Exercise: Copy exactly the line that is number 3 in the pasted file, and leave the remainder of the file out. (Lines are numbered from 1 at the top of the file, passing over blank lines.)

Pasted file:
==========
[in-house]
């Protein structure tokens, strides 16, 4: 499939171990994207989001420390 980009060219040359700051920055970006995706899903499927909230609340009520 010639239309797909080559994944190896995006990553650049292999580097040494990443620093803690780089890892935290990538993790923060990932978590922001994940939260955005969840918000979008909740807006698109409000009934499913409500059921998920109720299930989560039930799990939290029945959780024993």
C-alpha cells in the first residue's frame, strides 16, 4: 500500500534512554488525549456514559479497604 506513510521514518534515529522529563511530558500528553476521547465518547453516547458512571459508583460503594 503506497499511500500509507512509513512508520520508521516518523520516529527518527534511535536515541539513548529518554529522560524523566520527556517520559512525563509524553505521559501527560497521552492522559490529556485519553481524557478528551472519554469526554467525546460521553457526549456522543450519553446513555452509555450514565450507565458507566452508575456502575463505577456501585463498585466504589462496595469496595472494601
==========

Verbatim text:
C-alpha cells in the first residue's frame, strides 16, 4: 500500500534512554488525549456514559479497604 506513510521514518534515529522529563511530558500528553476521547465518547453516547458512571459508583460503594 503506497499511500500509507512509513512508520520508521516518523520516529527518527534511535536515541539513548529518554529522560524523566520527556517520559512525563509524553505521559501527560497521552492522559490529556485519553481524557478528551472519554469526554467525546460521553457526549456522543450519553446513555452509555450514565450507565458507566452508575456502575463505577456501585463498585466504589462496595469496595472494601